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Breaking Down How the Cleveland Cavaliers Are Stopping Stephen Curry

Jared Dubin@@JADubin5Featured ColumnistJune 8, 2015

OAKLAND, CA - JUNE 7: Stephen Curry #30 of the Golden State Warriors dribbles against several players of the Cleveland Cavaliers during Game Two of the 2015 NBA Finals on June 7, 2015 at Oracle Arena in Oakland, California. NOTE TO USER: User expressly acknowledges and agrees that, by downloading and or using this photograph, user is consenting to the terms and conditions of Getty Images License Agreement. Mandatory Copyright Notice: Copyright 2015 NBAE (Photo by Nathaniel S. Butler/NBAE via Getty Images)
Nathaniel S. Butler/Getty Images

The Cleveland Cavaliers winning Game 2 of the NBA Finals without Kevin Love and Kyrie Irving was surprising in and of itself. But shutting down the league's MVP, Stephen Curry, was nothing short of shocking. 

Curry finished the game with 19 points, but it took him 23 shots (and eight free throw attempts) to get there. He had more turnovers (six) than assists (five). It was—by far—his worst game of the playoffs, and quite possibly one of the worst shooting performances of his career. 

Curry was much better in Game 1, but he didn't quite reach his typical level of performance, either. He managed 26 points and eight assists in the Finals opener, but it took 20 shots (and four free throws) to reach that scoring total. He also turned it over four times. 

After two games, the most pressing Finals question worth asking is: How exactly are the Cavaliers making life difficult for a player who solved every defensive puzzle thrown his way throughout the entire season?

Using a combination of stats and game tape, we can pinpoint four pillars of Cleveland's strategy.

1. Slow the game to a crawl

The Warriors led the NBA in pace this year. Their games featured an average of 100.69 possessions during the regular season, nearly six full possessions more than Cleveland's season average, per NBA.com

Thus far, games 1 and 2 averaged just 93.65 possessions, and that's despite both games going to overtime. The tempo has been ground down to a halt. That plays far more into Cleveland's favor than Golden State's.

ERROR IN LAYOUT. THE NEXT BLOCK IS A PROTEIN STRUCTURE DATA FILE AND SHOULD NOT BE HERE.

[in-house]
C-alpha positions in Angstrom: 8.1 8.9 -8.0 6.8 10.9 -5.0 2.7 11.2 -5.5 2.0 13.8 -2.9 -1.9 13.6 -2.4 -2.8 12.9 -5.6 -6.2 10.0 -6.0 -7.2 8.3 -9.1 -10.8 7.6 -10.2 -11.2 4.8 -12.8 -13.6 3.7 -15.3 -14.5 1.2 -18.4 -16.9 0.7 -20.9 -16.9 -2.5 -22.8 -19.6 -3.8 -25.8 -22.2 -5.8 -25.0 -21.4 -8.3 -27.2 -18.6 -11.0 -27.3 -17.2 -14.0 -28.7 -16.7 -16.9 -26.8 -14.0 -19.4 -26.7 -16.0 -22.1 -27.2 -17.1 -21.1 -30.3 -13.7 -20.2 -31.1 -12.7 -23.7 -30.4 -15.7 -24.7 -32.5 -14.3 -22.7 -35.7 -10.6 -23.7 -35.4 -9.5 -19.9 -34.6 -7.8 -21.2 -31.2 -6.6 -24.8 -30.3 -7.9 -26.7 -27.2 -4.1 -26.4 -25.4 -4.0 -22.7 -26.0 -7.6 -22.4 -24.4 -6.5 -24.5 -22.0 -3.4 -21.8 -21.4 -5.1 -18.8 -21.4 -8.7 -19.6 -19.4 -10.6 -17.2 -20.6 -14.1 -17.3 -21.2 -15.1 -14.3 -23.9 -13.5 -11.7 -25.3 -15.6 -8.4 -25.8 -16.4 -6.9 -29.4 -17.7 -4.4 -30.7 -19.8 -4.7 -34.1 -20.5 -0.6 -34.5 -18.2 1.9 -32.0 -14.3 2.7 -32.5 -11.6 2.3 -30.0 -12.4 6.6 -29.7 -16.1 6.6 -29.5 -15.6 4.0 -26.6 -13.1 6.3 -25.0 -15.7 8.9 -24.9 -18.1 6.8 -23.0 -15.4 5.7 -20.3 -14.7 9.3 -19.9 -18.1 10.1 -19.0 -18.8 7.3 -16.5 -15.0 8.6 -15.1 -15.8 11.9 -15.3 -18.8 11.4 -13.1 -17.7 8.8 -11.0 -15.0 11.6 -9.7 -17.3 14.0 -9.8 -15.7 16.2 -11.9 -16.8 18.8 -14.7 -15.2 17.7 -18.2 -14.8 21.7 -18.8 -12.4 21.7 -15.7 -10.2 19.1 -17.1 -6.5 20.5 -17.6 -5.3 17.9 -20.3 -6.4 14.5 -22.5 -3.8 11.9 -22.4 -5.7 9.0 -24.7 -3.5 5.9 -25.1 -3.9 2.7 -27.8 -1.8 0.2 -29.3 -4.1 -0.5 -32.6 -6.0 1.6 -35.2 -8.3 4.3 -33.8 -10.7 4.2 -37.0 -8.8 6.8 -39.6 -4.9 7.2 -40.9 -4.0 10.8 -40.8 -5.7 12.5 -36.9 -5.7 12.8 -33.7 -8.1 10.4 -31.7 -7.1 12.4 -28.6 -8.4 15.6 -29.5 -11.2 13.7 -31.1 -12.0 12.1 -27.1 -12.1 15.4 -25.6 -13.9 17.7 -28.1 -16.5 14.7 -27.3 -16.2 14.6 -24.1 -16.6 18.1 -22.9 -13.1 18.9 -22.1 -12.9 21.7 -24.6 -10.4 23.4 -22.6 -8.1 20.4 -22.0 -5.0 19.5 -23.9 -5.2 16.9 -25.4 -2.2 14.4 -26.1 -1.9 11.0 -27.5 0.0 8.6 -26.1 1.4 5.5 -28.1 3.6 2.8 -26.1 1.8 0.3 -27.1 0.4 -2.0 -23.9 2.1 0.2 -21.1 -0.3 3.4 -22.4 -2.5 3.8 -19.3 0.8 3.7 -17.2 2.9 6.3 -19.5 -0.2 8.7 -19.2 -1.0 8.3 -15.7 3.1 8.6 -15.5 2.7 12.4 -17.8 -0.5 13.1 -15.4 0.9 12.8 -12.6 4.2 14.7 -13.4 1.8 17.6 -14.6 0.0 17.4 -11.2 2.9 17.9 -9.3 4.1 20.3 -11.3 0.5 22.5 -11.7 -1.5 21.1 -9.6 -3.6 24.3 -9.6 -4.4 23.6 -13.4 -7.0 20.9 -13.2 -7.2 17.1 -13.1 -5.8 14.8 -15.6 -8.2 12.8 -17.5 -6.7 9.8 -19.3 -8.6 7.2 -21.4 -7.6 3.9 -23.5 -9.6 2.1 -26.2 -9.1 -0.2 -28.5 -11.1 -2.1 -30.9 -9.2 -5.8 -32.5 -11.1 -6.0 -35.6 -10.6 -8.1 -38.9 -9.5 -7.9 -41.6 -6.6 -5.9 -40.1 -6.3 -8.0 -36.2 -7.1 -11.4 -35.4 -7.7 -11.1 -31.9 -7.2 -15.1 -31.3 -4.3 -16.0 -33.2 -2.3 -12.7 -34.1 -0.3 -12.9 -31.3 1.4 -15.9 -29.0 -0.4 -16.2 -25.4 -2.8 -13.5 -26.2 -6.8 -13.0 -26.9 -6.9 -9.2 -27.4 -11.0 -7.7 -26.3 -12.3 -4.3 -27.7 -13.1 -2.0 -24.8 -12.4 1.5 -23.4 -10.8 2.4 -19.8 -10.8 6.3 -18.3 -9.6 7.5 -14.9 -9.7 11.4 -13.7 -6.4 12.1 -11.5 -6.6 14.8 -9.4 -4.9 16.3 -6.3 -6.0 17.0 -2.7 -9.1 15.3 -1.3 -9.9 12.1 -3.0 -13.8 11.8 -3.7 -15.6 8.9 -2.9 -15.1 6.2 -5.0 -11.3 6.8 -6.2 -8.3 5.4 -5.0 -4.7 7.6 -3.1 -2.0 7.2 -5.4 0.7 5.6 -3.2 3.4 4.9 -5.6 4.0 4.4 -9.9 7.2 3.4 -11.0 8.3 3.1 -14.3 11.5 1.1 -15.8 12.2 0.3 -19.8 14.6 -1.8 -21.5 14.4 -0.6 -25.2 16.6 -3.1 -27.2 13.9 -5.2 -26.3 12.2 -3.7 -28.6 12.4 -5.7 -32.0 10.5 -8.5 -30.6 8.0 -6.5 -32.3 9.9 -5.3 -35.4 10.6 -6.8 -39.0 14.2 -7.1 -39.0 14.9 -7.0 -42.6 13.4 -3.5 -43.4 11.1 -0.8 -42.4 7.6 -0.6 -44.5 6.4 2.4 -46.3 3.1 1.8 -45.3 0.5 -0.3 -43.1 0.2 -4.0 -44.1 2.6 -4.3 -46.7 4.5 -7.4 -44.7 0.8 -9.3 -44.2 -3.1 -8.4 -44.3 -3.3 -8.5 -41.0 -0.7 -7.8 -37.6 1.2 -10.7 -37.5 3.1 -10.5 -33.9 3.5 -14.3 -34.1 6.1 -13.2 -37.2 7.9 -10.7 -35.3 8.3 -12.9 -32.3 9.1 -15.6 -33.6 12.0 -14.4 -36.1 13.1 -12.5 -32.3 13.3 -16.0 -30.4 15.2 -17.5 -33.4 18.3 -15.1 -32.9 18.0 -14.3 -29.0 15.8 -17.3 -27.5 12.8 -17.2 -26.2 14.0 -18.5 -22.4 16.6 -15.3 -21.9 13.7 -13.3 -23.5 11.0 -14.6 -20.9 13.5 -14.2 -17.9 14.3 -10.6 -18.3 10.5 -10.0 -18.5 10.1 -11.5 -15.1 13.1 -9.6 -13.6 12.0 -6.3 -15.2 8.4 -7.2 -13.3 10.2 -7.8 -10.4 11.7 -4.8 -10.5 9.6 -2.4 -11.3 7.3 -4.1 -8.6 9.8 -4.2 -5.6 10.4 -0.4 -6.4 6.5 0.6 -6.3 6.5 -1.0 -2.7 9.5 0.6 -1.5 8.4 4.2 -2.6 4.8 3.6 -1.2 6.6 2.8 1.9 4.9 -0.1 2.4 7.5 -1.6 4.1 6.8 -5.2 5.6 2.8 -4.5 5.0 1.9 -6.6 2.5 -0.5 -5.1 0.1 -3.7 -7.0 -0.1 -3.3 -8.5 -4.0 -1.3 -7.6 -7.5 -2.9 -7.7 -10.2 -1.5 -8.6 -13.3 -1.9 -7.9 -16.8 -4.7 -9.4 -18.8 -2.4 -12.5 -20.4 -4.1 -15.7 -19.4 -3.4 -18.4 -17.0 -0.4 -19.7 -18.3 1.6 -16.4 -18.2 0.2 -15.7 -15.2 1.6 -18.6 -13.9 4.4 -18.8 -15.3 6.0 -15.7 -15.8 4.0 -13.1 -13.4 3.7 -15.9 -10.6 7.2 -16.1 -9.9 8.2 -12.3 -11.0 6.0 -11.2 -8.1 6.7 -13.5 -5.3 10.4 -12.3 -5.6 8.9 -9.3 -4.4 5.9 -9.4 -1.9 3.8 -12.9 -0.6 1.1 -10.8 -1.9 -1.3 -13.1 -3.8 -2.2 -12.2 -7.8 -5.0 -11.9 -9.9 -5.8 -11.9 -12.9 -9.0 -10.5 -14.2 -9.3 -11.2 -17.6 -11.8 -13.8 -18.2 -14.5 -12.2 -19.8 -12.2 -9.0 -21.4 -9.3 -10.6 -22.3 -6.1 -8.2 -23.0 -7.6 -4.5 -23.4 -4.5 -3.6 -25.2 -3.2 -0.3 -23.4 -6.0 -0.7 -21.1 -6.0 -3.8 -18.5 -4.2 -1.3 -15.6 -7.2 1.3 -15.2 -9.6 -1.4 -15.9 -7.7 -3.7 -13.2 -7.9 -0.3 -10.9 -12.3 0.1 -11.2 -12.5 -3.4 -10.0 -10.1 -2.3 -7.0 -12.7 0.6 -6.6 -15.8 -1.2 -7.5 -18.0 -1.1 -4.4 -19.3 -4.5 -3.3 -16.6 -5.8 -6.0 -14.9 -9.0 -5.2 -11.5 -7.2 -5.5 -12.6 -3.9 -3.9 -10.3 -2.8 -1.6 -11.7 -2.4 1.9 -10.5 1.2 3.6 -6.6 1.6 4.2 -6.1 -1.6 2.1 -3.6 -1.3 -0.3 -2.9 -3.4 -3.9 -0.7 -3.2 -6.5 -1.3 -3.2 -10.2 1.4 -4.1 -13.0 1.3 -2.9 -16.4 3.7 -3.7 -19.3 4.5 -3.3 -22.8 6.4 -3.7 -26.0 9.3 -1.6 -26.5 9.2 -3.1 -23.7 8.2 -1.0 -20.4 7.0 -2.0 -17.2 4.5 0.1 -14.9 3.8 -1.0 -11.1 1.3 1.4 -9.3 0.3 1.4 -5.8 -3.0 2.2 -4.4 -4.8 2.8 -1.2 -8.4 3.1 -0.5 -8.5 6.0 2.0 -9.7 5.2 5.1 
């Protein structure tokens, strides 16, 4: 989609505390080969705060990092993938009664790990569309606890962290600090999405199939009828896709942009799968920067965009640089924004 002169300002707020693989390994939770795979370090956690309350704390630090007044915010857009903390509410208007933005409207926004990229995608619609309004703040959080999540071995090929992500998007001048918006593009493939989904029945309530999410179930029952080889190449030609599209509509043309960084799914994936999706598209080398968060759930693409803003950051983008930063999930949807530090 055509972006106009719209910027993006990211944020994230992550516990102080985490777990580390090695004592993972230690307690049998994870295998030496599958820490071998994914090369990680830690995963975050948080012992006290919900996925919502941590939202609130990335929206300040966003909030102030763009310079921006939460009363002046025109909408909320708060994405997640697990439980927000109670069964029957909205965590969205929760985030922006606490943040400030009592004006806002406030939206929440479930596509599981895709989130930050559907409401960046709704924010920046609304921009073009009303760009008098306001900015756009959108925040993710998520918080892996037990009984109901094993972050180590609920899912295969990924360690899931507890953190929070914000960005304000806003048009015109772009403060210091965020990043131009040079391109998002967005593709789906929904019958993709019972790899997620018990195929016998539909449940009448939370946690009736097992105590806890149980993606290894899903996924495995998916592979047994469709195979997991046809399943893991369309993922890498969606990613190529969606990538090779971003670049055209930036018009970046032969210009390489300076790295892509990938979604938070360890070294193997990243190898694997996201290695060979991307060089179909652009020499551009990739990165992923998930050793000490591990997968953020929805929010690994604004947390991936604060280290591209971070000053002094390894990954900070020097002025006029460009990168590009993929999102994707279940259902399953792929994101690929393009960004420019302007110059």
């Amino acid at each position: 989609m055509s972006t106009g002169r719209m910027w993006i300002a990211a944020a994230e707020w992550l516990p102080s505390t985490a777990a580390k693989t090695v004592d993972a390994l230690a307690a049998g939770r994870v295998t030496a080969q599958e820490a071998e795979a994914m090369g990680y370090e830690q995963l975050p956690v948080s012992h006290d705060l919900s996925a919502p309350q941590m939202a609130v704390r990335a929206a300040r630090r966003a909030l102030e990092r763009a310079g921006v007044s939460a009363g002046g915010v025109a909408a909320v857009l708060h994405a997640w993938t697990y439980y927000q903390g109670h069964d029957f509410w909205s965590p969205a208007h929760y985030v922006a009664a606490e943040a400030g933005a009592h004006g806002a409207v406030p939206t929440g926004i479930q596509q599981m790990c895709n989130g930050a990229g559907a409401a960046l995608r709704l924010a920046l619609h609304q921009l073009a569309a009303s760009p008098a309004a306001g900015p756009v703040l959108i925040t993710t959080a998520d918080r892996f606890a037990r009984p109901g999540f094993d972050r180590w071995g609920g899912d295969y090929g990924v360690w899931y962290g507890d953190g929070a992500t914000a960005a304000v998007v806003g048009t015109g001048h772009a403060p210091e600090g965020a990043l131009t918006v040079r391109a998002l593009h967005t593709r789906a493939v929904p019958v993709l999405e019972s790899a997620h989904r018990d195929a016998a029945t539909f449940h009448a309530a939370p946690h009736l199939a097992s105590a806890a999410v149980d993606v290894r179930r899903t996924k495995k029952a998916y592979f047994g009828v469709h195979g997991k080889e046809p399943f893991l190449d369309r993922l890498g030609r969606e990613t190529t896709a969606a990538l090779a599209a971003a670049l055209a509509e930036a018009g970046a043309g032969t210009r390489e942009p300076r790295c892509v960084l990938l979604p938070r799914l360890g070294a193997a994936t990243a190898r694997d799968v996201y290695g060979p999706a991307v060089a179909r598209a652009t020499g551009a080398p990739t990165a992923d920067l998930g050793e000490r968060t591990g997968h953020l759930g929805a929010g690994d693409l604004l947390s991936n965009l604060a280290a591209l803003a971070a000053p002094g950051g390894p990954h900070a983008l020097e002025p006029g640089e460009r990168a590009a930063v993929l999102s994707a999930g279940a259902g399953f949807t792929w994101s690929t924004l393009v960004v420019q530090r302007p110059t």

That slow pace has also played into the Warriors' totaling only 31 fast break points across the first two games of the series, a significant departure from their regular season average of 20.9 per game, which led the NBA. 

Curry himself averaged 6.1 fast break points per game during the regular season, according to NBA.com, the second-highest total in the league. Through two Finals games, he has just five fast break points total.  

The Cavs are snuffing out Curry's (and the rest of Golden State's) breaks with a three-pronged plan:

  • Attack the offensive glass
  • Avoid turnovers
  • keep pressure in the backcourt on inbounds passes after made baskets

Golden State ranked just 18th in defensive rebounding percentage during the regular season. When we did a post about possible threats to their winning the Finals before the playoffs, we pinpointed that as an area a team like the Cavaliers could take advantage of, and that's rung true so far.

The Cavs have rebounded 27.3 percent of their own misses during the first two games, a rate that would have ranked among the league's top three during the regular season. Grabbing offensive rebounds snuffs out breaks before they ever happen, both through keeping the ball in Cleveland's hands and by forcing the Dubs to keep an extra rebounder back to hit the boards rather than leak out in transition.

Cleveland has also expertly avoided turnovers in the first two games: They've given the ball away on just 13.9 percent of their offensive possessions, a rate that would have ranked sixth in the NBA this year and one that is much lower than their 14.9 percent regular season turnover percentage.

All those isolations Cleveland's running might yield low percentage looks a lot of the time, but they also prevent the Warriors from jumping passing lanes and quickly going end-to-end, and they've been corralling a bunch of those misses anyway, as noted above.